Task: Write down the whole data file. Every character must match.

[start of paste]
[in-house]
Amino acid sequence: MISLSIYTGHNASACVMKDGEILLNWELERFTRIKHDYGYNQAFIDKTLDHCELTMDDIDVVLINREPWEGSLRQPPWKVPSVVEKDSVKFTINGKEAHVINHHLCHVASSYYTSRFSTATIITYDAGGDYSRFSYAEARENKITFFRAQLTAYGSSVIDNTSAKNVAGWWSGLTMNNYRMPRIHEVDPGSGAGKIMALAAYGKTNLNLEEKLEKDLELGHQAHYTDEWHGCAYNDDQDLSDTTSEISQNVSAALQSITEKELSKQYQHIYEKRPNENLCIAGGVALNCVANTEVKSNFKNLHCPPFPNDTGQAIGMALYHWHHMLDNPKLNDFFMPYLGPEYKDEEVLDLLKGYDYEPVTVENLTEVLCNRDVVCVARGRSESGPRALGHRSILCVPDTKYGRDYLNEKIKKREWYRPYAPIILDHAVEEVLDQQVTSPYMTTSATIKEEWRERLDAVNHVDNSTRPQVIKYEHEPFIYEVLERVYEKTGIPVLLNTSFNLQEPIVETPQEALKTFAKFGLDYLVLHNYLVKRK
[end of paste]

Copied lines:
[in-house]
Amino acid sequence: MISLSIYTGHNASACVMKDGEILLNWELERFTRIKHDYGYNQAFIDKTLDHCELTMDDIDVVLINREPWEGSLRQPPWKVPSVVEKDSVKFTINGKEAHVINHHLCHVASSYYTSRFSTATIITYDAGGDYSRFSYAEARENKITFFRAQLTAYGSSVIDNTSAKNVAGWWSGLTMNNYRMPRIHEVDPGSGAGKIMALAAYGKTNLNLEEKLEKDLELGHQAHYTDEWHGCAYNDDQDLSDTTSEISQNVSAALQSITEKELSKQYQHIYEKRPNENLCIAGGVALNCVANTEVKSNFKNLHCPPFPNDTGQAIGMALYHWHHMLDNPKLNDFFMPYLGPEYKDEEVLDLLKGYDYEPVTVENLTEVLCNRDVVCVARGRSESGPRALGHRSILCVPDTKYGRDYLNEKIKKREWYRPYAPIILDHAVEEVLDQQVTSPYMTTSATIKEEWRERLDAVNHVDNSTRPQVIKYEHEPFIYEVLERVYEKTGIPVLLNTSFNLQEPIVETPQEALKTFAKFGLDYLVLHNYLVKRK